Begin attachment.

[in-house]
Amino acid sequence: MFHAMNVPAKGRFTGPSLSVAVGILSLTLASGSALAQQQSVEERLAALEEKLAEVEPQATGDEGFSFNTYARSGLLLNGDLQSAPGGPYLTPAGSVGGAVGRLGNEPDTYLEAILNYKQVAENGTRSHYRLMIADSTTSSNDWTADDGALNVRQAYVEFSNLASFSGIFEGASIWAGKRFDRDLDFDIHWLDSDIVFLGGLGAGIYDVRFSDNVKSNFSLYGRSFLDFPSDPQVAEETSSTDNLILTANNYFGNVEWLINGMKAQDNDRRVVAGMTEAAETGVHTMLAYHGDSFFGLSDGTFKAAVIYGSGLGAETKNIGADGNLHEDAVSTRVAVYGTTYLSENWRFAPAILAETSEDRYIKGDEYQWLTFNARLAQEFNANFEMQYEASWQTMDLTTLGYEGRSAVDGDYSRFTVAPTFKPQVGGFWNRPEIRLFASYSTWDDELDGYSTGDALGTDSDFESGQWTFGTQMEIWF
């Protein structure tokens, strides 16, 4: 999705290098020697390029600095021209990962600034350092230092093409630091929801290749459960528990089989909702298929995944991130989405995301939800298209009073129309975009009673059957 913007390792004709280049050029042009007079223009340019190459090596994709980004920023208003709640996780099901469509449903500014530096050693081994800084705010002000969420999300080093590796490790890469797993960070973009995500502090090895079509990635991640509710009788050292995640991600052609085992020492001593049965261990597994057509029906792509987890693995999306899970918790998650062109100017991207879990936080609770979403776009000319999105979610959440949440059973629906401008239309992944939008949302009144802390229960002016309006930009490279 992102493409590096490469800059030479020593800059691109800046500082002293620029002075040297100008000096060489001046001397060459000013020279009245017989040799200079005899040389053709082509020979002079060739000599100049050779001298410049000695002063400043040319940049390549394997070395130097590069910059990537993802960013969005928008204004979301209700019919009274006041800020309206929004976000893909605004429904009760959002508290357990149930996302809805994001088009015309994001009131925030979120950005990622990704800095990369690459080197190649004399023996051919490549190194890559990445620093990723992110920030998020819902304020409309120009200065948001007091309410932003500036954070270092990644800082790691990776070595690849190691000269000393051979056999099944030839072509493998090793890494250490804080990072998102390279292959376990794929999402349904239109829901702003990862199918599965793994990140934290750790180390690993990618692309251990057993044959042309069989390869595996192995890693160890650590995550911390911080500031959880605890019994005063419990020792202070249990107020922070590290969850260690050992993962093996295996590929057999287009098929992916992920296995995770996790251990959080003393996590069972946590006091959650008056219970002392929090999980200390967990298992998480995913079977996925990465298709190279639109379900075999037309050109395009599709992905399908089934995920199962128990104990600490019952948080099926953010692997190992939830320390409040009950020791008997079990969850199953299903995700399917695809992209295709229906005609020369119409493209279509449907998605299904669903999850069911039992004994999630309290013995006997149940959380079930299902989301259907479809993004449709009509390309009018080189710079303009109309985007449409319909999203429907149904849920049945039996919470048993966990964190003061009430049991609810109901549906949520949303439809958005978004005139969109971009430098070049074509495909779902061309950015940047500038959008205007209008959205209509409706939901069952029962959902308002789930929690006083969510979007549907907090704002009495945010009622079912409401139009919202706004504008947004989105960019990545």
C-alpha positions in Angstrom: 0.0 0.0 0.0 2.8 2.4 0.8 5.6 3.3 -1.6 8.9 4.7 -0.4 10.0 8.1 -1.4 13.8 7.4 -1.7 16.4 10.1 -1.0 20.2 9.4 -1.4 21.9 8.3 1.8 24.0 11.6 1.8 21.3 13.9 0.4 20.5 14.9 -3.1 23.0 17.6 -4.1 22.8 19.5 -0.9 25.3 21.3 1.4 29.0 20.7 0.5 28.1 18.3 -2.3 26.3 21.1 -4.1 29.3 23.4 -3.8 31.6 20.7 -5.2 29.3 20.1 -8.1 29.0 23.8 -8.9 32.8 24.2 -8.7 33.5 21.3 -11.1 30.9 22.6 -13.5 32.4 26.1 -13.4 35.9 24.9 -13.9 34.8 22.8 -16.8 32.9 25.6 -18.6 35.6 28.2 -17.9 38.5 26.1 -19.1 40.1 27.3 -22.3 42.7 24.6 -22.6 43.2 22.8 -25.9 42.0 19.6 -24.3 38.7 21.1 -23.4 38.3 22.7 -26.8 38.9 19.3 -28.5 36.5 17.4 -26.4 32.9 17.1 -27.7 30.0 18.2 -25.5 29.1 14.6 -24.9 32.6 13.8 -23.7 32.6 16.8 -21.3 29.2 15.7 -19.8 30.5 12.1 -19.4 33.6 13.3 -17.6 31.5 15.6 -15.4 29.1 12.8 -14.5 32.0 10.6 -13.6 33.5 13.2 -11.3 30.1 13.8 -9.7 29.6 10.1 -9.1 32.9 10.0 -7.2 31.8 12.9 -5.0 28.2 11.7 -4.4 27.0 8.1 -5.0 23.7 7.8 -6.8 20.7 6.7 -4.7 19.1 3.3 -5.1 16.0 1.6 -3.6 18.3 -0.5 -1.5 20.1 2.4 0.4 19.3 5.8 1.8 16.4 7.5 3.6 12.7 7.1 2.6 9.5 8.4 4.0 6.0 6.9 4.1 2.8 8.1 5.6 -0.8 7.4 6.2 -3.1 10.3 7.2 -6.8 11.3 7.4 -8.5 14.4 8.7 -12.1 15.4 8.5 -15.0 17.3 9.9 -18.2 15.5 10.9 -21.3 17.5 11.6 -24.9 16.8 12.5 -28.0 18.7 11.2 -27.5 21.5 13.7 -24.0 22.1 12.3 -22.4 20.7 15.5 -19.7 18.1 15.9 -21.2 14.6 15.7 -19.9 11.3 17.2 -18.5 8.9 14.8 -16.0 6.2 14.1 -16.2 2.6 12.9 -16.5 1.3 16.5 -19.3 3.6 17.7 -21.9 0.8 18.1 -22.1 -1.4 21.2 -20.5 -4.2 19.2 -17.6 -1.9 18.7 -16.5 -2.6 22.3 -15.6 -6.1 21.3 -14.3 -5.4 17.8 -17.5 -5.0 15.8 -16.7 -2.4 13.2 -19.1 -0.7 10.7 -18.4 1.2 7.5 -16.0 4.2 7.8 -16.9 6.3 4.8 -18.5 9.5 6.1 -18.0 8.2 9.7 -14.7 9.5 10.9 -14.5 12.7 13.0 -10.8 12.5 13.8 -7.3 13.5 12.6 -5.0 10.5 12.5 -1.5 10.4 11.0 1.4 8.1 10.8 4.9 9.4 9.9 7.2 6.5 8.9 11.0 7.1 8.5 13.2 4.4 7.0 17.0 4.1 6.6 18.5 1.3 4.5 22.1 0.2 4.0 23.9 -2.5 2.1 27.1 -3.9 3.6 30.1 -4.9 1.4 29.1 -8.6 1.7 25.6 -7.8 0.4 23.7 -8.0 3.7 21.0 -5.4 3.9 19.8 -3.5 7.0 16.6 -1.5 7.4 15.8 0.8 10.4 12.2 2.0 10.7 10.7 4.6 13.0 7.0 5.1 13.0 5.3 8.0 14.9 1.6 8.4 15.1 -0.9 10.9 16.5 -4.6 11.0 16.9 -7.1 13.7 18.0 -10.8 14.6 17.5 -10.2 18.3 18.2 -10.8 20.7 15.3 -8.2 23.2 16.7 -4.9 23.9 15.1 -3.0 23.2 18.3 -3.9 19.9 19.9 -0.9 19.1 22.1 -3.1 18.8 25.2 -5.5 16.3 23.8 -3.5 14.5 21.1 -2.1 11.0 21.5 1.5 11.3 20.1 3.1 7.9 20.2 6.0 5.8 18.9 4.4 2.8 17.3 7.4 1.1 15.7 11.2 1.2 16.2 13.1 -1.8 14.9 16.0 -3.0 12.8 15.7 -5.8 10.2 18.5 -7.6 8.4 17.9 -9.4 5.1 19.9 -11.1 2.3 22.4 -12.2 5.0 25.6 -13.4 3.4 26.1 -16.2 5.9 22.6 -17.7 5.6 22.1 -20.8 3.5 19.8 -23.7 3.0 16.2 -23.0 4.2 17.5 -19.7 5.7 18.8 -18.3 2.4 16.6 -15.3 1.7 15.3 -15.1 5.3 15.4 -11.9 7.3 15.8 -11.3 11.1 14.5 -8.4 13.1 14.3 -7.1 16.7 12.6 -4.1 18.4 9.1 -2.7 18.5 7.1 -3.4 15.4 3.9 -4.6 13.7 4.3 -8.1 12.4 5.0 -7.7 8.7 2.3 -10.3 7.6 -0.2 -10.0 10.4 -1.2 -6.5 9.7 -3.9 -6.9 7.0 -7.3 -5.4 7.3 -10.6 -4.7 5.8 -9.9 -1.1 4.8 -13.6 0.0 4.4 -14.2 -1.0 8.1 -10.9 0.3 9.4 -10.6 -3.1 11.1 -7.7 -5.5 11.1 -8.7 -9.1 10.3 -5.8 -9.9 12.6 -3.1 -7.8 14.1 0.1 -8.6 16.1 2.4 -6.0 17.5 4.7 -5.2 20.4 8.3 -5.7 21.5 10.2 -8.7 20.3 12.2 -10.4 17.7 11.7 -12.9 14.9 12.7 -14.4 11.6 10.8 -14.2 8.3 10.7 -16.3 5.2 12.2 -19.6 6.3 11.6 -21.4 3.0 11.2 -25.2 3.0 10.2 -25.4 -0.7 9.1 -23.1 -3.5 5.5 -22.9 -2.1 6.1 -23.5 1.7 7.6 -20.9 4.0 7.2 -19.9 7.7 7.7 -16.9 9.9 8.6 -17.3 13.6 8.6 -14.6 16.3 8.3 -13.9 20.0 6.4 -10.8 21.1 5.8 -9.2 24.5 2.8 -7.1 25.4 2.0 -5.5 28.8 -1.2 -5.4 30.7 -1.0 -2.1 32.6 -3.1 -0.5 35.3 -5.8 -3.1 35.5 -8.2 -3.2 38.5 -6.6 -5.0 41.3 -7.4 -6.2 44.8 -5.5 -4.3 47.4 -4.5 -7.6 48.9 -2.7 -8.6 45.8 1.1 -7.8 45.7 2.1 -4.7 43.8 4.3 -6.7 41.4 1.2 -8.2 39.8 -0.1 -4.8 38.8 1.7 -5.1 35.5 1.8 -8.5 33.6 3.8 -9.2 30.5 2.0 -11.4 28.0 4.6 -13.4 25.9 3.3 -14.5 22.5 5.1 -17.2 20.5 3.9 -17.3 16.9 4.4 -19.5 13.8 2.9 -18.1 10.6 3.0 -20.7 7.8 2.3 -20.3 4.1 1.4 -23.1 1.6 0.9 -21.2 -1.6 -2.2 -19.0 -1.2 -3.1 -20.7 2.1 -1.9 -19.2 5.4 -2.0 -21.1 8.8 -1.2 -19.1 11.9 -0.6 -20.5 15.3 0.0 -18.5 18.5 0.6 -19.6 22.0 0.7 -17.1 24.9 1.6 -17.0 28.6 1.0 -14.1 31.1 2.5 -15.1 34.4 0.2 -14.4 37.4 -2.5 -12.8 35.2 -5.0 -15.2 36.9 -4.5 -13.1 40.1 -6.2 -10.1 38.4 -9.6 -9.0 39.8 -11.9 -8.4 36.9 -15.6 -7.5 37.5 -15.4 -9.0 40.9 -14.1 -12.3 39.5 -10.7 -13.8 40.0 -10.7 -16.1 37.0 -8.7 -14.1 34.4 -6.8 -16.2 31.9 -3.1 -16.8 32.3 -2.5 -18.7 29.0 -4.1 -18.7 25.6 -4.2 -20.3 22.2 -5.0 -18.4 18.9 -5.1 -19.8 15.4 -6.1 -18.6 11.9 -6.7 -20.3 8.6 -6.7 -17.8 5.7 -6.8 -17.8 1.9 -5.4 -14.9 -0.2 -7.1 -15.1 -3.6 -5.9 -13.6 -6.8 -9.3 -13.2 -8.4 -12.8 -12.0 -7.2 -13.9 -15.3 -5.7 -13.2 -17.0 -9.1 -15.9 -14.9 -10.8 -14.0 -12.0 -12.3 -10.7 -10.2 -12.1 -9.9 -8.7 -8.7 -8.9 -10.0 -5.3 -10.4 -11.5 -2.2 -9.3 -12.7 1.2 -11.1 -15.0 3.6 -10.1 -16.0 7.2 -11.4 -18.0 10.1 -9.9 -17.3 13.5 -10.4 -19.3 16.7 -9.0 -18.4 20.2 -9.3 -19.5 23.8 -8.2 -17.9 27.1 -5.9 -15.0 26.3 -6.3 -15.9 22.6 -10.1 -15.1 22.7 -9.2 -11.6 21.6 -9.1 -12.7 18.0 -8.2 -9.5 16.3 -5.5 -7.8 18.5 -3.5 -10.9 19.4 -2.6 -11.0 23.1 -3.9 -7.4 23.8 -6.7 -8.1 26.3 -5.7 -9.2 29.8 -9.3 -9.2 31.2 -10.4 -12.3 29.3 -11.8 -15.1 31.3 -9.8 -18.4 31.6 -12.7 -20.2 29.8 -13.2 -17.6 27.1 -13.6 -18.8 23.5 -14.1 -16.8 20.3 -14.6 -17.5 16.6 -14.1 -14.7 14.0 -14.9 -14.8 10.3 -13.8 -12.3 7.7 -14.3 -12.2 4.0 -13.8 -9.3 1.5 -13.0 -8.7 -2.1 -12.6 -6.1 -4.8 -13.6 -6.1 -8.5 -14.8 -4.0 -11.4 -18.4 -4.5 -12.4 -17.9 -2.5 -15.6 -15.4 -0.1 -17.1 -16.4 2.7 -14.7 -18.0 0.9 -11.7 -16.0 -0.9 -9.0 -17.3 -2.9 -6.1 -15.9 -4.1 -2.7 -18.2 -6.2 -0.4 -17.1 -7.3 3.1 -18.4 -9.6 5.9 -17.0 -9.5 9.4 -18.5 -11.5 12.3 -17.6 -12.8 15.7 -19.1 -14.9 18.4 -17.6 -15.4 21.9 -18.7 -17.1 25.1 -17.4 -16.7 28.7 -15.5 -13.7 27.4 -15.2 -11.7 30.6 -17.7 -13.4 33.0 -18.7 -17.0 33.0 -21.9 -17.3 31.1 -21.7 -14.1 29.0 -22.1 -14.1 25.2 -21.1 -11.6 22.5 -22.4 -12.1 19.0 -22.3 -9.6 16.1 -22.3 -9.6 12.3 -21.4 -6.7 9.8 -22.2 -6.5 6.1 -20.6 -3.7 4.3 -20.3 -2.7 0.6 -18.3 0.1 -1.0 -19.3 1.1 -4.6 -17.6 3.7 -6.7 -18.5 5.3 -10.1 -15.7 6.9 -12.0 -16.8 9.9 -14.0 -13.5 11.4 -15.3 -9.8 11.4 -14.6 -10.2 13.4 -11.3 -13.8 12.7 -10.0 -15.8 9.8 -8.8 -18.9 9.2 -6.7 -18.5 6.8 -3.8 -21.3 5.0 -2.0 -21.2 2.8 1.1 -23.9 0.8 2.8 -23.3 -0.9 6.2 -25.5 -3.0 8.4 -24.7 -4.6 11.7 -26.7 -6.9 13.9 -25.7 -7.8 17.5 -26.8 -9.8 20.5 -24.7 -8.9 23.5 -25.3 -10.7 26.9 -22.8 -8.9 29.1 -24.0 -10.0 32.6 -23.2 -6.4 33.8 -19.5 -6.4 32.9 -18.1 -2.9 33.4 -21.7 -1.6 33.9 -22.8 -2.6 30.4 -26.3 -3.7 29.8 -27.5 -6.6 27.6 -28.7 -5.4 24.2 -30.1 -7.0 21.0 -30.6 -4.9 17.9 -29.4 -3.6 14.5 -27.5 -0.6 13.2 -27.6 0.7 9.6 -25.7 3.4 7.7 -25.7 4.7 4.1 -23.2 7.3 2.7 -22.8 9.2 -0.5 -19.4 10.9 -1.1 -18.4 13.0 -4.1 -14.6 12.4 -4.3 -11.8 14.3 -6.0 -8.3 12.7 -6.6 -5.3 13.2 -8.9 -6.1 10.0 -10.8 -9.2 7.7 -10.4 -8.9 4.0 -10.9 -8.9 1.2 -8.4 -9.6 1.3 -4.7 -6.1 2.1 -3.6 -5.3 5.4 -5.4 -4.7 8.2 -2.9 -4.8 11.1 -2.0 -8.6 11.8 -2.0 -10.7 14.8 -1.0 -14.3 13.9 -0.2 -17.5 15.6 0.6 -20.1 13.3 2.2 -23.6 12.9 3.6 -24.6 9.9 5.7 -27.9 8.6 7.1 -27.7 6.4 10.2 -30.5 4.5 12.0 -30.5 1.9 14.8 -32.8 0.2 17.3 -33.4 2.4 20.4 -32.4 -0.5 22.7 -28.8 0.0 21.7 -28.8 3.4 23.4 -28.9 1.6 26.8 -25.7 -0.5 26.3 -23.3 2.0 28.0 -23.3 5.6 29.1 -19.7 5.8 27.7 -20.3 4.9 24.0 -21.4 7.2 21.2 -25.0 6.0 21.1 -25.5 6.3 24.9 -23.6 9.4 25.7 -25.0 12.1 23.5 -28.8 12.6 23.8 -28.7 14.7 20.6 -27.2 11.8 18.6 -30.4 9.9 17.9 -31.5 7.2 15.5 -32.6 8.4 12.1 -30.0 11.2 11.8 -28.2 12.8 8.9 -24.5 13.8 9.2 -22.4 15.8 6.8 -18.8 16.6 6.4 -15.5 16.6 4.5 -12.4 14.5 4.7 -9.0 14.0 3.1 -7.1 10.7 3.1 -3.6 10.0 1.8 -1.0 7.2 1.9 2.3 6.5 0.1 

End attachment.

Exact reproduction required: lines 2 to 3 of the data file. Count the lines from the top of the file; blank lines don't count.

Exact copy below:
Amino acid sequence: MFHAMNVPAKGRFTGPSLSVAVGILSLTLASGSALAQQQSVEERLAALEEKLAEVEPQATGDEGFSFNTYARSGLLLNGDLQSAPGGPYLTPAGSVGGAVGRLGNEPDTYLEAILNYKQVAENGTRSHYRLMIADSTTSSNDWTADDGALNVRQAYVEFSNLASFSGIFEGASIWAGKRFDRDLDFDIHWLDSDIVFLGGLGAGIYDVRFSDNVKSNFSLYGRSFLDFPSDPQVAEETSSTDNLILTANNYFGNVEWLINGMKAQDNDRRVVAGMTEAAETGVHTMLAYHGDSFFGLSDGTFKAAVIYGSGLGAETKNIGADGNLHEDAVSTRVAVYGTTYLSENWRFAPAILAETSEDRYIKGDEYQWLTFNARLAQEFNANFEMQYEASWQTMDLTTLGYEGRSAVDGDYSRFTVAPTFKPQVGGFWNRPEIRLFASYSTWDDELDGYSTGDALGTDSDFESGQWTFGTQMEIWF
């Protein structure tokens, strides 16, 4: 999705290098020697390029600095021209990962600034350092230092093409630091929801290749459960528990089989909702298929995944991130989405995301939800298209009073129309975009009673059957 913007390792004709280049050029042009007079223009340019190459090596994709980004920023208003709640996780099901469509449903500014530096050693081994800084705010002000969420999300080093590796490790890469797993960070973009995500502090090895079509990635991640509710009788050292995640991600052609085992020492001593049965261990597994057509029906792509987890693995999306899970918790998650062109100017991207879990936080609770979403776009000319999105979610959440949440059973629906401008239309992944939008949302009144802390229960002016309006930009490279 992102493409590096490469800059030479020593800059691109800046500082002293620029002075040297100008000096060489001046001397060459000013020279009245017989040799200079005899040389053709082509020979002079060739000599100049050779001298410049000695002063400043040319940049390549394997070395130097590069910059990537993802960013969005928008204004979301209700019919009274006041800020309206929004976000893909605004429904009760959002508290357990149930996302809805994001088009015309994001009131925030979120950005990622990704800095990369690459080197190649004399023996051919490549190194890559990445620093990723992110920030998020819902304020409309120009200065948001007091309410932003500036954070270092990644800082790691990776070595690849190691000269000393051979056999099944030839072509493998090793890494250490804080990072998102390279292959376990794929999402349904239109829901702003990862199918599965793994990140934290750790180390690993990618692309251990057993044959042309069989390869595996192995890693160890650590995550911390911080500031959880605890019994005063419990020792202070249990107020922070590290969850260690050992993962093996295996590929057999287009098929992916992920296995995770996790251990959080003393996590069972946590006091959650008056219970002392929090999980200390967990298992998480995913079977996925990465298709190279639109379900075999037309050109395009599709992905399908089934995920199962128990104990600490019952948080099926953010692997190992939830320390409040009950020791008997079990969850199953299903995700399917695809992209295709229906005609020369119409493209279509449907998605299904669903999850069911039992004994999630309290013995006997149940959380079930299902989301259907479809993004449709009509390309009018080189710079303009109309985007449409319909999203429907149904849920049945039996919470048993966990964190003061009430049991609810109901549906949520949303439809958005978004005139969109971009430098070049074509495909779902061309950015940047500038959008205007209008959205209509409706939901069952029962959902308002789930929690006083969510979007549907907090704002009495945010009622079912409401139009919202706004504008947004989105960019990545």